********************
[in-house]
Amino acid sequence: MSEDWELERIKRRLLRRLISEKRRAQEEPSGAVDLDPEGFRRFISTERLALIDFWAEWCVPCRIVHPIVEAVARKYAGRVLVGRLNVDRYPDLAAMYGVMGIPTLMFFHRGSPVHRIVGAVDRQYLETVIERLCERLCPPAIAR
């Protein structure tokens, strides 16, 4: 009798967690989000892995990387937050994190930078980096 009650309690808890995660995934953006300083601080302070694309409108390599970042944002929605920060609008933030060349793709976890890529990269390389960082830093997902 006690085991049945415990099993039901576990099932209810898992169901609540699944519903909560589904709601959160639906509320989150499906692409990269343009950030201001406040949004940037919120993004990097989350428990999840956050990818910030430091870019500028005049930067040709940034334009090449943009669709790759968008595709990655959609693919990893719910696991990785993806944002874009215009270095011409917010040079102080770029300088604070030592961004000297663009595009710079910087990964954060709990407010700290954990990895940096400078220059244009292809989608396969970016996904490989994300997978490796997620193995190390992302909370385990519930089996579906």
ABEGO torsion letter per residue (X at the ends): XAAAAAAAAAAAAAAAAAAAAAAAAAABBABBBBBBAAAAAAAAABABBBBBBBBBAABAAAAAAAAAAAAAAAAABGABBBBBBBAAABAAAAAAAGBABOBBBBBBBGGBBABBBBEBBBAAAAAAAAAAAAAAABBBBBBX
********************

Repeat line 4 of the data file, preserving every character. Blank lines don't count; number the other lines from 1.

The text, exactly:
ABEGO torsion letter per residue (X at the ends): XAAAAAAAAAAAAAAAAAAAAAAAAAABBABBBBBBAAAAAAAAABABBBBBBBBBAABAAAAAAAAAAAAAAAAABGABBBBBBBAAABAAAAAAAGBABOBBBBBBBGGBBABBBBEBBBAAAAAAAAAAAAAAABBBBBBX